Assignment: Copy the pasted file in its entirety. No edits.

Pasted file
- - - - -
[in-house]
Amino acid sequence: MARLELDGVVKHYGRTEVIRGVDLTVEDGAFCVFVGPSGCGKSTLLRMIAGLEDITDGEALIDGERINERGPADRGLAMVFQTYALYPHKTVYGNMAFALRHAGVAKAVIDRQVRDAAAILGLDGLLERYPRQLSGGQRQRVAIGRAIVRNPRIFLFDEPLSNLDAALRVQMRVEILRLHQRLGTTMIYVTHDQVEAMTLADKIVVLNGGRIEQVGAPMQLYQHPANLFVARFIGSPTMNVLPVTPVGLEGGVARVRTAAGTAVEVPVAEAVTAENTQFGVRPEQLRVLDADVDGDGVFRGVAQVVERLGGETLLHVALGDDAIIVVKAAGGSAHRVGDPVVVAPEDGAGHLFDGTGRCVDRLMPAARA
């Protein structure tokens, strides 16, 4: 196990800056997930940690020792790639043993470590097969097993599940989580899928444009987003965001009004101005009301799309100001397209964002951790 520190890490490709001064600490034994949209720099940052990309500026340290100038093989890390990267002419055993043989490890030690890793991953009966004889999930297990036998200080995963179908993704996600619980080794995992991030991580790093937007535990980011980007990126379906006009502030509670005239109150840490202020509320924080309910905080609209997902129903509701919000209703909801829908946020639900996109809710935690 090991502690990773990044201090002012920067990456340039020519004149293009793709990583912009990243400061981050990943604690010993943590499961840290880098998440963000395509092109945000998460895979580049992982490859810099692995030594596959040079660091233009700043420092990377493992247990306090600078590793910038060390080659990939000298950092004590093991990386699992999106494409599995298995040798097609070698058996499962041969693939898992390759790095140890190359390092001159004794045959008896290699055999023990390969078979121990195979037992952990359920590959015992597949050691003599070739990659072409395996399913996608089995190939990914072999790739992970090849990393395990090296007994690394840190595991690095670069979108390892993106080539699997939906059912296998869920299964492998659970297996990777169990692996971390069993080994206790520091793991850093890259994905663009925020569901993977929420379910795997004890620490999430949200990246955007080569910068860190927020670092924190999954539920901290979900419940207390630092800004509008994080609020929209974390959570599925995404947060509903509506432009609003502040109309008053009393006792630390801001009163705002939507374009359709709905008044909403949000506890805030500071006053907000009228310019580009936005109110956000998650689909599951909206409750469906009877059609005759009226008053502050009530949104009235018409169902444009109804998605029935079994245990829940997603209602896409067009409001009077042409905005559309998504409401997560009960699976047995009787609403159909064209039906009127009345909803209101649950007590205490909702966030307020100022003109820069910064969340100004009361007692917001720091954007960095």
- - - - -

[in-house]
Amino acid sequence: MARLELDGVVKHYGRTEVIRGVDLTVEDGAFCVFVGPSGCGKSTLLRMIAGLEDITDGEALIDGERINERGPADRGLAMVFQTYALYPHKTVYGNMAFALRHAGVAKAVIDRQVRDAAAILGLDGLLERYPRQLSGGQRQRVAIGRAIVRNPRIFLFDEPLSNLDAALRVQMRVEILRLHQRLGTTMIYVTHDQVEAMTLADKIVVLNGGRIEQVGAPMQLYQHPANLFVARFIGSPTMNVLPVTPVGLEGGVARVRTAAGTAVEVPVAEAVTAENTQFGVRPEQLRVLDADVDGDGVFRGVAQVVERLGGETLLHVALGDDAIIVVKAAGGSAHRVGDPVVVAPEDGAGHLFDGTGRCVDRLMPAARA
């Protein structure tokens, strides 16, 4: 196990800056997930940690020792790639043993470590097969097993599940989580899928444009987003965001009004101005009301799309100001397209964002951790 520190890490490709001064600490034994949209720099940052990309500026340290100038093989890390990267002419055993043989490890030690890793991953009966004889999930297990036998200080995963179908993704996600619980080794995992991030991580790093937007535990980011980007990126379906006009502030509670005239109150840490202020509320924080309910905080609209997902129903509701919000209703909801829908946020639900996109809710935690 090991502690990773990044201090002012920067990456340039020519004149293009793709990583912009990243400061981050990943604690010993943590499961840290880098998440963000395509092109945000998460895979580049992982490859810099692995030594596959040079660091233009700043420092990377493992247990306090600078590793910038060390080659990939000298950092004590093991990386699992999106494409599995298995040798097609070698058996499962041969693939898992390759790095140890190359390092001159004794045959008896290699055999023990390969078979121990195979037992952990359920590959015992597949050691003599070739990659072409395996399913996608089995190939990914072999790739992970090849990393395990090296007994690394840190595991690095670069979108390892993106080539699997939906059912296998869920299964492998659970297996990777169990692996971390069993080994206790520091793991850093890259994905663009925020569901993977929420379910795997004890620490999430949200990246955007080569910068860190927020670092924190999954539920901290979900419940207390630092800004509008994080609020929209974390959570599925995404947060509903509506432009609003502040109309008053009393006792630390801001009163705002939507374009359709709905008044909403949000506890805030500071006053907000009228310019580009936005109110956000998650689909599951909206409750469906009877059609005759009226008053502050009530949104009235018409169902444009109804998605029935079994245990829940997603209602896409067009409001009077042409905005559309998504409401997560009960699976047995009787609403159909064209039906009127009345909803209101649950007590205490909702966030307020100022003109820069910064969340100004009361007692917001720091954007960095």